US senator John McCain has expressed support for Pakistan's efforts in the fight against the Taliban after visiting a key tribal district recently retaken by the military, the Pakistani foreign ministry said Sunday.
A four-member, bipartisan US Senate delegation led by the former presidential candidate went to North Waziristan, where in 2014, under US pressure, the army launched an operation to wipe out militant bases and end the near decade-long Islamist insurgency.
Pertinently, in May, the army announced it had successfully cleared the area of militants.
The foreign ministry statement said that the US delegation had met with Pakistani Foreign Affairs advisor Sartaj Aziz and held talks on Pakistan-US ties as well as the situation in Afghanistan.
Aziz "appreciated Senator McCain for his positive comments regarding the importance of Pakistan-US relations at a time when the region was facing complex challenges," the statement said.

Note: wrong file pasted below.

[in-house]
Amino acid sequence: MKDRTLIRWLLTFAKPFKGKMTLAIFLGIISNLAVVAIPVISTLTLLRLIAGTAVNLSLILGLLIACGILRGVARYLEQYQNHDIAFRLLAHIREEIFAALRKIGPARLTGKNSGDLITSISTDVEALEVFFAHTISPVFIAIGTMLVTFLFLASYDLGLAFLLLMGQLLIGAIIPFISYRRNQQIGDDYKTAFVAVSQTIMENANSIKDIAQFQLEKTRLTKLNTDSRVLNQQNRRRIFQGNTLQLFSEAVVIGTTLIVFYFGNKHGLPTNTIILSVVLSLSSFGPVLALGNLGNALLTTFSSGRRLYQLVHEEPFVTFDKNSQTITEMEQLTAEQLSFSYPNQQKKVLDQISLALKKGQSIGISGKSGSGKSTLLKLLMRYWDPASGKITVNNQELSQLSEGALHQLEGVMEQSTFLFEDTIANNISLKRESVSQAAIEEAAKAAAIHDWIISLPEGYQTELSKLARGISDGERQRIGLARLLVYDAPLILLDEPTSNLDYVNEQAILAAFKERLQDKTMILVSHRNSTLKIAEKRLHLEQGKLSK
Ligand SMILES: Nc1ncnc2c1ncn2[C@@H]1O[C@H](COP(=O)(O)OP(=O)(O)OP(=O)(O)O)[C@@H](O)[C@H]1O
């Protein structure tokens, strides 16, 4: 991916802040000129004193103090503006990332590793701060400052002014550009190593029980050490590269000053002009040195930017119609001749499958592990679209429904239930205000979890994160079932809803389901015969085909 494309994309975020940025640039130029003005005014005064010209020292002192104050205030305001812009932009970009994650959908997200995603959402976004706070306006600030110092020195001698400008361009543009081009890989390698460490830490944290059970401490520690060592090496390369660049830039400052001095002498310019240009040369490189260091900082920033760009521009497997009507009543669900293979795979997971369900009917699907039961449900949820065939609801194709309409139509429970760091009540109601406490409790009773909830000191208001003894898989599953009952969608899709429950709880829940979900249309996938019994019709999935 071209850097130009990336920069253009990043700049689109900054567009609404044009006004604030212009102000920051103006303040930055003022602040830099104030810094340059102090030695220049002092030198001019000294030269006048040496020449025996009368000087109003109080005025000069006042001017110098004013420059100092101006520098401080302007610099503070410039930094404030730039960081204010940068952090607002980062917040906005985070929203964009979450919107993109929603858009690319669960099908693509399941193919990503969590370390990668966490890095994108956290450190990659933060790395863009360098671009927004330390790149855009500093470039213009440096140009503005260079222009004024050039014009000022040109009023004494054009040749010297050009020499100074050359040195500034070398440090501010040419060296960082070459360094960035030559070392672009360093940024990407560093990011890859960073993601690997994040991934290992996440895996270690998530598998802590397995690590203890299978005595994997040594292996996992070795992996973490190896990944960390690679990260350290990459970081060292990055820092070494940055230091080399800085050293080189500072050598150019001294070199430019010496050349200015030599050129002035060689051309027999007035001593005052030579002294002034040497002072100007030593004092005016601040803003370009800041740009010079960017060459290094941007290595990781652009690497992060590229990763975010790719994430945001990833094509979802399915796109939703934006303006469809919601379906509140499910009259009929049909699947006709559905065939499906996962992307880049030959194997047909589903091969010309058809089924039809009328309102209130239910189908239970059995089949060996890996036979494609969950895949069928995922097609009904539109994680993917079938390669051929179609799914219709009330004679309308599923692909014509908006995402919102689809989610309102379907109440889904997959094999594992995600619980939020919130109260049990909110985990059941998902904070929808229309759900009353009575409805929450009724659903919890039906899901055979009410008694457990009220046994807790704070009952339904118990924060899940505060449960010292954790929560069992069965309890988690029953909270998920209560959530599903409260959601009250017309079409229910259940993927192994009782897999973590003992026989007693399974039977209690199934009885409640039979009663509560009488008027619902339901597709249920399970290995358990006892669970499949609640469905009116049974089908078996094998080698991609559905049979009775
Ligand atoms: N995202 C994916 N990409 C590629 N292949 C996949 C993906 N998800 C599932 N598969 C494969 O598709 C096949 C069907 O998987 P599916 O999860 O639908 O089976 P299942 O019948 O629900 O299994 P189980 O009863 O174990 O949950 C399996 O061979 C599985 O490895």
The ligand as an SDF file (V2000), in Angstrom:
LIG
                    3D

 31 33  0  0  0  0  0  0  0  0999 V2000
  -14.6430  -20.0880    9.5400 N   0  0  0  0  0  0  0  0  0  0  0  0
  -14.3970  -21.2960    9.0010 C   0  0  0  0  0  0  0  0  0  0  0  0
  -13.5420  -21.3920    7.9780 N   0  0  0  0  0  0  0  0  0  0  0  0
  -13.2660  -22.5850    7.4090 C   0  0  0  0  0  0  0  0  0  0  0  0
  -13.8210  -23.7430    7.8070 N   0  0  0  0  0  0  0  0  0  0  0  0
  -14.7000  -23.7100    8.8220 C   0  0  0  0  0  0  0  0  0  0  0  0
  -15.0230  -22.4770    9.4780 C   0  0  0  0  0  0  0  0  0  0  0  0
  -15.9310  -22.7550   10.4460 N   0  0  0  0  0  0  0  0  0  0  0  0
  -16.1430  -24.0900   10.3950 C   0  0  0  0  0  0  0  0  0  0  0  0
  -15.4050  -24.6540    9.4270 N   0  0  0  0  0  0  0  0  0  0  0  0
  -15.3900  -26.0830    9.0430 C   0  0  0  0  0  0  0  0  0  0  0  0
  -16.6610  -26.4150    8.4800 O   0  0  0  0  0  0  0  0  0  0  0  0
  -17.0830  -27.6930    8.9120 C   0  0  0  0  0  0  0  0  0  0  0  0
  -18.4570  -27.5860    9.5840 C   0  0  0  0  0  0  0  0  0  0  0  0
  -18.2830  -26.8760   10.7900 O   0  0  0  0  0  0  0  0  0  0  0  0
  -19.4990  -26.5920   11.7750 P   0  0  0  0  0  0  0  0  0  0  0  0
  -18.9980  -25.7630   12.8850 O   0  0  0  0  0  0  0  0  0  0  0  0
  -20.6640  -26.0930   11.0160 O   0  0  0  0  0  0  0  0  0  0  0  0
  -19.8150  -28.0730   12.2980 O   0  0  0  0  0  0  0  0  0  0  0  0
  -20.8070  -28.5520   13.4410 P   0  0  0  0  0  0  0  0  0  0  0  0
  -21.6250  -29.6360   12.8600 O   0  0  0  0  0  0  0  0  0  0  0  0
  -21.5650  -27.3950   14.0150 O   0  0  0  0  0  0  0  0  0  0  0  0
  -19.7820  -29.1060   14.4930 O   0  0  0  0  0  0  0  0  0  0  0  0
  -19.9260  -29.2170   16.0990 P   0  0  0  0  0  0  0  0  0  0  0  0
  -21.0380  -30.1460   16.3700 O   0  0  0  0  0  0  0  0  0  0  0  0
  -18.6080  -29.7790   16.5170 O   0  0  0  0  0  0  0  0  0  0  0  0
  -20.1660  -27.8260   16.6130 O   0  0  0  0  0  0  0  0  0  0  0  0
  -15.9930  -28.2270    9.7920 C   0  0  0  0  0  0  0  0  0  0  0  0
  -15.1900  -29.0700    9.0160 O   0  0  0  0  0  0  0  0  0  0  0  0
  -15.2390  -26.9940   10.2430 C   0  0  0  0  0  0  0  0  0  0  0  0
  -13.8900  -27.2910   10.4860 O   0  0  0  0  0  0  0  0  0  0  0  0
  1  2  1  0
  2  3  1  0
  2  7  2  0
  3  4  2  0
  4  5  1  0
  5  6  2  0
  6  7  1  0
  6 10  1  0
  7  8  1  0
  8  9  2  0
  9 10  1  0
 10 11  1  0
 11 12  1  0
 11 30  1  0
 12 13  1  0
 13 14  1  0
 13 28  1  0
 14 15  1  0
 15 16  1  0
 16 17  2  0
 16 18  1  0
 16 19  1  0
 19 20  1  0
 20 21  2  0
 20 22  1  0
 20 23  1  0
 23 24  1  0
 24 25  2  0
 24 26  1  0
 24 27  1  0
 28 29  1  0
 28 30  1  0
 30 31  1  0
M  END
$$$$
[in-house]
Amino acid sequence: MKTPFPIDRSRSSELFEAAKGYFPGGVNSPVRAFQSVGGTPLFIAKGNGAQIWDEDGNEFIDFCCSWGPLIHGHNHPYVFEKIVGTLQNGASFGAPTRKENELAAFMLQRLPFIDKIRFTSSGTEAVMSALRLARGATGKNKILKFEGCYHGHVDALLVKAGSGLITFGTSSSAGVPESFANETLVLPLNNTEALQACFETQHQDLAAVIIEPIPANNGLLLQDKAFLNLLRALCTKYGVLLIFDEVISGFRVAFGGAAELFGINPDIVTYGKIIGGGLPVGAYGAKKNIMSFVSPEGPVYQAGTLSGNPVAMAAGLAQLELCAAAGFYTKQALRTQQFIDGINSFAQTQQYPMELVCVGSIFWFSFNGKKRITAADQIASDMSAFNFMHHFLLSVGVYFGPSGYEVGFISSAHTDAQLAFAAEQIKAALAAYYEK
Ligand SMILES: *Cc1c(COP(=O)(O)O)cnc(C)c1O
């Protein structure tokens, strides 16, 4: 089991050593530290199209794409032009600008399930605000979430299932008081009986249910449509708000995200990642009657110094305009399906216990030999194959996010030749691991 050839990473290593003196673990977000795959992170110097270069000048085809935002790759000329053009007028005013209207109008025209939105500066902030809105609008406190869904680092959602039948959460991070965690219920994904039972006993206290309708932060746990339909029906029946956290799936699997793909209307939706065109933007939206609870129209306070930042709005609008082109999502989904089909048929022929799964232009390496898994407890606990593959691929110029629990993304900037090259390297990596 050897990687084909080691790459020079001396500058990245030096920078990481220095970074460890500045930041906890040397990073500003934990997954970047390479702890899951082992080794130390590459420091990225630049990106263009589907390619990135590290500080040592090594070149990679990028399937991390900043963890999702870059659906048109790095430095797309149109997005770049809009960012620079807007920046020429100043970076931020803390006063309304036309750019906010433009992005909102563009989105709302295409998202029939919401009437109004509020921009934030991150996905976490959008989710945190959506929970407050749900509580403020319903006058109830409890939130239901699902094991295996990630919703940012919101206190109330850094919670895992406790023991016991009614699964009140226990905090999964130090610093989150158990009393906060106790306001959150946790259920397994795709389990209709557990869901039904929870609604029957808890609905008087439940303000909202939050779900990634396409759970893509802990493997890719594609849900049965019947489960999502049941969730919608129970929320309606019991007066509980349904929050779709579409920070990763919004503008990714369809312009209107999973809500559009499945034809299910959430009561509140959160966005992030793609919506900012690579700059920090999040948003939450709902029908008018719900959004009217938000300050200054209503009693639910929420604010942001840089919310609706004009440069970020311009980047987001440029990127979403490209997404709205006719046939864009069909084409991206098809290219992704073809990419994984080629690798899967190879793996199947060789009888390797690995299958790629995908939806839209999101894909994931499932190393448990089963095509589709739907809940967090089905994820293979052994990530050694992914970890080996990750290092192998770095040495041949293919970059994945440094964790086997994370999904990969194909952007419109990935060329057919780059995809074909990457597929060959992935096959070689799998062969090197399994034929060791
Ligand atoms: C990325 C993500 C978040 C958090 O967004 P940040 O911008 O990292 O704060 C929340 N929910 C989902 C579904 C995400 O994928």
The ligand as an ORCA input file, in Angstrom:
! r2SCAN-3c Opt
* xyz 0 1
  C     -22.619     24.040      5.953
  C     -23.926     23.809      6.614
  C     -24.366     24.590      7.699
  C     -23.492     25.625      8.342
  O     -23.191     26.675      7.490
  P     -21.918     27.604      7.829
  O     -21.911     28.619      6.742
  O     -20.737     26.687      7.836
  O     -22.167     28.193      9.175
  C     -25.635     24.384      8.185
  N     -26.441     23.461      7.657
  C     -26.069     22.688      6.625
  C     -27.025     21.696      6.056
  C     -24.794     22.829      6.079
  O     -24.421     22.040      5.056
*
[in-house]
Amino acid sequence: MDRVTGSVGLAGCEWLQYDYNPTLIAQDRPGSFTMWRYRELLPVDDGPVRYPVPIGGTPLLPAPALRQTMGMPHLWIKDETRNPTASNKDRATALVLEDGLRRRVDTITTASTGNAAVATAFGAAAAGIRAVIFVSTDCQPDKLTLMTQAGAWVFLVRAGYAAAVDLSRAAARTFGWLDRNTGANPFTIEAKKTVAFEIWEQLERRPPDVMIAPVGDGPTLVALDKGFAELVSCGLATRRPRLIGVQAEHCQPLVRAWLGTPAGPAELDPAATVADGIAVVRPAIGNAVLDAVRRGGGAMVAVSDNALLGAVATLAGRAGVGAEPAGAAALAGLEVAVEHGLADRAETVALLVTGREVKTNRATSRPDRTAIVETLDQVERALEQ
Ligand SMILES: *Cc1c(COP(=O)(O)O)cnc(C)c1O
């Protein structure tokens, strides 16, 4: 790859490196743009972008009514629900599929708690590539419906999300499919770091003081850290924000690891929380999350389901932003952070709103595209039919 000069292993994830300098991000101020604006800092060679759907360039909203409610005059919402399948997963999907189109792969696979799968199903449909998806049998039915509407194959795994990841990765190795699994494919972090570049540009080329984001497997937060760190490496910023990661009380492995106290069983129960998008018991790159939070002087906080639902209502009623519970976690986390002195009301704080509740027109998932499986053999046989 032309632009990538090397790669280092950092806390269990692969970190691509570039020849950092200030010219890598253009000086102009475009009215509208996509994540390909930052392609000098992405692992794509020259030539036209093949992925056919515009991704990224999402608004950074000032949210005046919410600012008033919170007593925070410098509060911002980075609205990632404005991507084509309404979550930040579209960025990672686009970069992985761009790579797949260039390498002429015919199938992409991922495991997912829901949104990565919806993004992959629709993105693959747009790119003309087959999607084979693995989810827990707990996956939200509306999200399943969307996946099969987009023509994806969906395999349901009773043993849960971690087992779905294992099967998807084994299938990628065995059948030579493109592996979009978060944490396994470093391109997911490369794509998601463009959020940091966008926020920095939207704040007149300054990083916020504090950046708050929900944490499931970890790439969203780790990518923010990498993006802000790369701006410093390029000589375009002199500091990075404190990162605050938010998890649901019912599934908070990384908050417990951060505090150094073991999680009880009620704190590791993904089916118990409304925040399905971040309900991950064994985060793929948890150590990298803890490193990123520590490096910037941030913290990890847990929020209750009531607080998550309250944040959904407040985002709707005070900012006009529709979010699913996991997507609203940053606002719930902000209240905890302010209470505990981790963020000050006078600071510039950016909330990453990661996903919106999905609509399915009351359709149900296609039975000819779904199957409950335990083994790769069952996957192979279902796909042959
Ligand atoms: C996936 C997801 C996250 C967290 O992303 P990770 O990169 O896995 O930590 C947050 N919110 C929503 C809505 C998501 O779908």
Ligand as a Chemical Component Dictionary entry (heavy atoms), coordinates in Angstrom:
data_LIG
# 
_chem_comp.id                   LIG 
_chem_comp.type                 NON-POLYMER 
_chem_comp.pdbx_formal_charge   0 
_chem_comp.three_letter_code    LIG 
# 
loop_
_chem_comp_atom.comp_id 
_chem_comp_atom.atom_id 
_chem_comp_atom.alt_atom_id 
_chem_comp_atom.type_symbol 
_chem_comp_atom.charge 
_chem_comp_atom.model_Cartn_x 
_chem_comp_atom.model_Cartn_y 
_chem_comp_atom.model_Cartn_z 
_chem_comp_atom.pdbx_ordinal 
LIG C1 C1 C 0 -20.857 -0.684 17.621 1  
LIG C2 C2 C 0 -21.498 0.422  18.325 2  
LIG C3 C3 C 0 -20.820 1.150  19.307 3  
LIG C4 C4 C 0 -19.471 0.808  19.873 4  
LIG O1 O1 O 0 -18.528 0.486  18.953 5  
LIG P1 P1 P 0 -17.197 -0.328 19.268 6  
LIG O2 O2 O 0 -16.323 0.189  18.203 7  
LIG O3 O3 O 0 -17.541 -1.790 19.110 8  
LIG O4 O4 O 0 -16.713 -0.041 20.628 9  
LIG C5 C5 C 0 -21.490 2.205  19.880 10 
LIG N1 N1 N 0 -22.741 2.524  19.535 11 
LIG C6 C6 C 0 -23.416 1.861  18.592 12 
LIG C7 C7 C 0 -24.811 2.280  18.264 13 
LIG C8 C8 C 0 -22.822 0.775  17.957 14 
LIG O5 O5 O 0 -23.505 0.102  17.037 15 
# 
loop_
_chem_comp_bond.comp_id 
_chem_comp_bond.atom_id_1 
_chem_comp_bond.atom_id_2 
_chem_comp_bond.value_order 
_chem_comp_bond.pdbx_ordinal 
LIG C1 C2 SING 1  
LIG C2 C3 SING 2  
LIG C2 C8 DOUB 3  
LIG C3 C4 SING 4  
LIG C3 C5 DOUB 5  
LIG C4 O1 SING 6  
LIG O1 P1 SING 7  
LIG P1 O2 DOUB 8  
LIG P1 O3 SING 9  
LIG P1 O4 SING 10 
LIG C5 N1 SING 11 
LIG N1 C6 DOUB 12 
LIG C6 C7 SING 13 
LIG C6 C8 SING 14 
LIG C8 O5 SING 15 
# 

"Good delegation mtg w/ Chief of Army Staff of #Pakistan Gen Raheel Sharif & discussing regional security challenges," McCain said on his verified Twitter account, also posting photos of the delegation`s visit to Waziristan.
Strained Pakistan-US ties
The relationship between the two nations has been strained at times with some in Washington believing Pakistan has not done enough to bring its influence to bear and to persuade the Taliban to renounce violence.
Meanwhile, Pakistan was also angered over a recent US drone strike which killed the Taliban's leader Mullah Akthar Mansour in May in southwestern Balochistan province.
The US Congress also blocked the subsidised sale of eight F-16 jet fighters to Pakistan in May accusing of it of being lax in the fight against militants.
The US has carried out hundreds of drone strikes in Pakistan, mainly in the border tribal regions with Afghanistan, and leaked documents show Islamabad had quietly consented despite publicly protesting.
Drone attacks have proven extremely controversial with the Pakistani public and rights groups.
Drone attacks carried out by US in border tribal regions with Afghanistan have proven extremely controversial